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On the skids


[hr]Specialist crash investigator and mine site driving trainer, George Foessel examines the reasons why the condition of road surfaces and driver training are so important to mine site safety.[hr]

The haul road by nature is designed to carry extremely heavy loads from one area of an operational site to another. The design of the haul road is based on a set of specifications set for the equipment using the road. For example the width must be adequate to carry approaching and departing haul trucks, road trains, light vehicles and cranes. The road surface must also be adequately designed to withstand the weight of the equipment using the road.

Due to the heavy loads and light and heavy vehicle interaction, a lot of consideration and planning must be made to ensure that the road surface has the correct co-efficient of friction. Therefore the roads are designed with a purpose in mind.

The road must have adequate width, ramp angles, berms and visibility. The important thing the every road needs is traction or friction. Here we briefly look at the co-efficient of friction.

Co-efficient of friction is a measure of the amount of resistance that a surface exerts on or substances moving over it, equal to the ratio between the maximal frictional force that the surface exerts and the force pushing the object toward the surface.

Effectively, co-efficient of friction is grip or traction. In the simple form, it’s the difference between walking on a high traction surface like bitumen, compared to wet smooth tiles. The slipperier the surface the lower the friction.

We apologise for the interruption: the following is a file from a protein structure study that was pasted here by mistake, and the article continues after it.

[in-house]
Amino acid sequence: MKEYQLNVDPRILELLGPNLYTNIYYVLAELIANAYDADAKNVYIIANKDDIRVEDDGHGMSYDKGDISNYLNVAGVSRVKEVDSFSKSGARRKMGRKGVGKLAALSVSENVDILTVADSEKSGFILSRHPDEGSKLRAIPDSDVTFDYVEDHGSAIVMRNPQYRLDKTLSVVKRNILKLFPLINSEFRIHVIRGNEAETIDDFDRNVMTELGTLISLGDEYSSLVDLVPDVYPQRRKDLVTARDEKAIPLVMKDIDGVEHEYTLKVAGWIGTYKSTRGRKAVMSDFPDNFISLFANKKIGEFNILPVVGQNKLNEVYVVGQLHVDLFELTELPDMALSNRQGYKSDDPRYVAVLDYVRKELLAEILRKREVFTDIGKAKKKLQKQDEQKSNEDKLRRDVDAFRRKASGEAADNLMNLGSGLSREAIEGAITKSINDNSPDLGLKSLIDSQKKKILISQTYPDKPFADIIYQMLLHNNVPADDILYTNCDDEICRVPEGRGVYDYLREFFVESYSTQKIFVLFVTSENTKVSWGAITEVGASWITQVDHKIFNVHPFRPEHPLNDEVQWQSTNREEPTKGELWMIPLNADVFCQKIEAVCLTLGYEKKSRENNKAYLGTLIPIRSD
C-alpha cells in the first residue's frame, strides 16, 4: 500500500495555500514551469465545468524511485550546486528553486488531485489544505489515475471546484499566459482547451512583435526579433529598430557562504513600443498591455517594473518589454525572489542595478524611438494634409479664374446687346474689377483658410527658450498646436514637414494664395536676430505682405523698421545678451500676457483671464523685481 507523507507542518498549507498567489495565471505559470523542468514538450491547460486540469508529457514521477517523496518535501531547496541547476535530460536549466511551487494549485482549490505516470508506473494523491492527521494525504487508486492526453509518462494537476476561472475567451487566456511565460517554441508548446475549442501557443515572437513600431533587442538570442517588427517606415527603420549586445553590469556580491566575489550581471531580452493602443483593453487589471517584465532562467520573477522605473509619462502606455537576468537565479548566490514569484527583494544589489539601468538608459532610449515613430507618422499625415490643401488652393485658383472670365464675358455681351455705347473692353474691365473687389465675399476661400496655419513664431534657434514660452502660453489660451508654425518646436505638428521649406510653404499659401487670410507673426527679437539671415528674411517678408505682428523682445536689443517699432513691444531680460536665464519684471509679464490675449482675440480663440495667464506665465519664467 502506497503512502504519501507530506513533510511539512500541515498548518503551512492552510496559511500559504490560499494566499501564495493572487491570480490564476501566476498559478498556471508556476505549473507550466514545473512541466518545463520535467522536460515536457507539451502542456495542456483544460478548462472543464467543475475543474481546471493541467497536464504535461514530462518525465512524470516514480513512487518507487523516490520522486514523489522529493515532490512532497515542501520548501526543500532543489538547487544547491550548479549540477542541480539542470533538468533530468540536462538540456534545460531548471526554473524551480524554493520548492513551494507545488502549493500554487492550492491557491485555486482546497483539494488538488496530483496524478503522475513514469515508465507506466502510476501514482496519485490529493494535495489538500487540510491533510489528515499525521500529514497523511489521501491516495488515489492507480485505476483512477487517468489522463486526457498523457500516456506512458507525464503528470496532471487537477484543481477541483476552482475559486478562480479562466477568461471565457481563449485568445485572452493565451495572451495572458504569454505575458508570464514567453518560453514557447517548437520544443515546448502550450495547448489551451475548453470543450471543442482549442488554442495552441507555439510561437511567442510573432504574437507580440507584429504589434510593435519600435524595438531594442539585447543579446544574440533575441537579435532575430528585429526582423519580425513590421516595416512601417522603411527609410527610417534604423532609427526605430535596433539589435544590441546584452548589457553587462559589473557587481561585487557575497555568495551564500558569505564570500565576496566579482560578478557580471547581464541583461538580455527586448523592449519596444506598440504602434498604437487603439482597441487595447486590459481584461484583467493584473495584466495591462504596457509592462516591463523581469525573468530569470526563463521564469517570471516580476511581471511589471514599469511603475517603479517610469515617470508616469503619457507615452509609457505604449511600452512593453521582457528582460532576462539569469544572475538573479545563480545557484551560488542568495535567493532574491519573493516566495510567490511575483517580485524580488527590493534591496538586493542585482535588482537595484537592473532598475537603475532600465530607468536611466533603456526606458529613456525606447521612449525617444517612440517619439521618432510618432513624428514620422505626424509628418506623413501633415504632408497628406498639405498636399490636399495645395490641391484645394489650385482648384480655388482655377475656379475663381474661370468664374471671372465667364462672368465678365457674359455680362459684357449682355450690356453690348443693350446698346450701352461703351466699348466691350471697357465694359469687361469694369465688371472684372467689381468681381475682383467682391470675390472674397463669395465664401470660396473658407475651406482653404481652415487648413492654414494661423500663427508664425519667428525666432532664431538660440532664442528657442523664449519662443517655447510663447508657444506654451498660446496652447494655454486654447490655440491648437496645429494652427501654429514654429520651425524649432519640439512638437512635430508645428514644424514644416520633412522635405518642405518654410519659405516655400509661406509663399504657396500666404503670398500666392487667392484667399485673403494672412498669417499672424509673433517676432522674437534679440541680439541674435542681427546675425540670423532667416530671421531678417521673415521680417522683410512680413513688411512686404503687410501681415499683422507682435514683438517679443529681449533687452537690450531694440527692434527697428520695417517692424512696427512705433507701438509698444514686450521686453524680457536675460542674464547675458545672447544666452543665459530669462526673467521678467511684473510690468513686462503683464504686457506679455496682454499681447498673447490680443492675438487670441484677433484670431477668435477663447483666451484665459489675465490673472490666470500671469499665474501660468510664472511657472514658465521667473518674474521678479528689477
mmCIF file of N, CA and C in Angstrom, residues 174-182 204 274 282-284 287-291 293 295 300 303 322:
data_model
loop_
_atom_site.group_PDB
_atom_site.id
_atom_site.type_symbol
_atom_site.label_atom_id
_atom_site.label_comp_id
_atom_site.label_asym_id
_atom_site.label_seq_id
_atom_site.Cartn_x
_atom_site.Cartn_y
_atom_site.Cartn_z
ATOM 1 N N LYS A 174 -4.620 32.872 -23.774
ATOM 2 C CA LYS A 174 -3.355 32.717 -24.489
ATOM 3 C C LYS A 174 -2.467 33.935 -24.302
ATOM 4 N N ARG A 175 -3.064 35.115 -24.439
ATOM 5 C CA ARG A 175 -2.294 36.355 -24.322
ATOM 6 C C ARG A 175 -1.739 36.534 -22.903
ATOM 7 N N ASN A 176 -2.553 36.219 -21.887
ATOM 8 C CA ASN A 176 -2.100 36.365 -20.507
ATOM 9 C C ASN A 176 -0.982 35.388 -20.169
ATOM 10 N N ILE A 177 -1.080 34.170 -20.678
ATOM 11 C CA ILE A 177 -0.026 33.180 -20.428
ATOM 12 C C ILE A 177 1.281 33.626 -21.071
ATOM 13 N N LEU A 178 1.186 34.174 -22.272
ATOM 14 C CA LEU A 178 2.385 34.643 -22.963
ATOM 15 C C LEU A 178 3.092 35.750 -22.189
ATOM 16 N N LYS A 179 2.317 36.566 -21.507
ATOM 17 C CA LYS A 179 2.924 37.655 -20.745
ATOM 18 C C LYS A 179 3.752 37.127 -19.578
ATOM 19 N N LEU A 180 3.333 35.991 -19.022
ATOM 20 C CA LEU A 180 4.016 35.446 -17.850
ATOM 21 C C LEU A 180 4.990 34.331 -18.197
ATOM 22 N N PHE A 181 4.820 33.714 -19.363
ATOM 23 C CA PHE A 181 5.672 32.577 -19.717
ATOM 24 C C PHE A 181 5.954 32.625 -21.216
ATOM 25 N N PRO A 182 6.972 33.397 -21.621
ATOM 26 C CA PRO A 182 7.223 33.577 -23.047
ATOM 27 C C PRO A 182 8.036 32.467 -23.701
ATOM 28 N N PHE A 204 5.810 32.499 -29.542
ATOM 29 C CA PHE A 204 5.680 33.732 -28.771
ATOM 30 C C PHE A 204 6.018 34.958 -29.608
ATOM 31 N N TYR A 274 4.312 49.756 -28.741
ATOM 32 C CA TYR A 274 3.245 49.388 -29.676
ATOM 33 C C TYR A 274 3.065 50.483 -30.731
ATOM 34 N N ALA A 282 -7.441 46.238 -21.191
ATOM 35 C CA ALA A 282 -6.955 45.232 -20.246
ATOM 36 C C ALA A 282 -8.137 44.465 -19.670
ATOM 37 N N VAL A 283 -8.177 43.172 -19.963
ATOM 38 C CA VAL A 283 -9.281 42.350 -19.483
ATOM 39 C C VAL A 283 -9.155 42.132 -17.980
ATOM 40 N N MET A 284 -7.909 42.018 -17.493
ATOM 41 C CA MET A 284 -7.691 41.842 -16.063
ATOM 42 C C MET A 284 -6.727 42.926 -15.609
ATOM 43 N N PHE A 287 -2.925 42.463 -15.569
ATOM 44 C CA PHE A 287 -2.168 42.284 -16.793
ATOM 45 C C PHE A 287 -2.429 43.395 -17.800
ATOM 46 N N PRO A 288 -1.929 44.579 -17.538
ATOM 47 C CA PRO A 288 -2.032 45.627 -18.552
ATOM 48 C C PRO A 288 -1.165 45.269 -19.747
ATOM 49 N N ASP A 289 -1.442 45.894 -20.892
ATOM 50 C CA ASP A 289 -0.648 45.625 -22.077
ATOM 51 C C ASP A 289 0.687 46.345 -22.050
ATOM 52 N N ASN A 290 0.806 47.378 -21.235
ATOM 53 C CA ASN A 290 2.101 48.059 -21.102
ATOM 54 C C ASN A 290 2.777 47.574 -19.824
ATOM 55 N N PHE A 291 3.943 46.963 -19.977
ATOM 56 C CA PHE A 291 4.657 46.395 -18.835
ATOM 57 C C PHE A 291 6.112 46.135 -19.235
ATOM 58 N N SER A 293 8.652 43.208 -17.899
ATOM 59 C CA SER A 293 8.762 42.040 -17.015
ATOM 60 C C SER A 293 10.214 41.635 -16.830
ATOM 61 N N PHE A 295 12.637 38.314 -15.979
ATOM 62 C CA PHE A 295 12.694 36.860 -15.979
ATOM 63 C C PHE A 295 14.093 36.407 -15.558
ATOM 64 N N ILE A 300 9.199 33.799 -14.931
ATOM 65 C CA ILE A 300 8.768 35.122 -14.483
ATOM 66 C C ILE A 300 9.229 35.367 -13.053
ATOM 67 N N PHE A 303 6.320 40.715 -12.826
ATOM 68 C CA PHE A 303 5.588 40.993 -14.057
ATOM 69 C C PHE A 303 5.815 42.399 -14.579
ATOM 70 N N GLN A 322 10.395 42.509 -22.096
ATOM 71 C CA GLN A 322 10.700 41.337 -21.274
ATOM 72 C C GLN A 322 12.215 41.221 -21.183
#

One of the common denominators in the vehicle incidents I have investigated is a loss of control of the vehicle by the driver. It is rarely one factor alone that constitutes a vehicle or machinery incident.

For example, an incident involving a driver traveling along a wet haul road who loses control of the vehicle due to a lack of traction, cannot be blamed on the road surface alone. The driver of the vehicle generally shares some of the responsibility as may the organisation’s processes. Examples of this are where drivers have not identified a change in road conditions and were traveling at a speed which was too quick for the changed condition. This is quite common where the driver goes from a dry to wet surface.

It can be exceptionally difficult to foresee a change of environment on a field road compared to a public road. Out on a public road we generally work on the fact that we can see the rain, and if you are sharp, you can smell the rain and therefore know what to expect. In the workplace it is different; you have no real way of knowing where the condition might change.

A wet road equals reduced traction which equals less control.

We measure the co-efficient of friction (traction) to determine how the driver should have adjusted his speed, or if in fact there was anything he / she could have done to control the vehicle.

As a guide we generally conduct a braking exercise using a variety of equipment to measure friction. We generally do three consecutive tests on a surface and then add and average the runs. This gives us a very accurate reading of the level of traction/ friction available on that surface.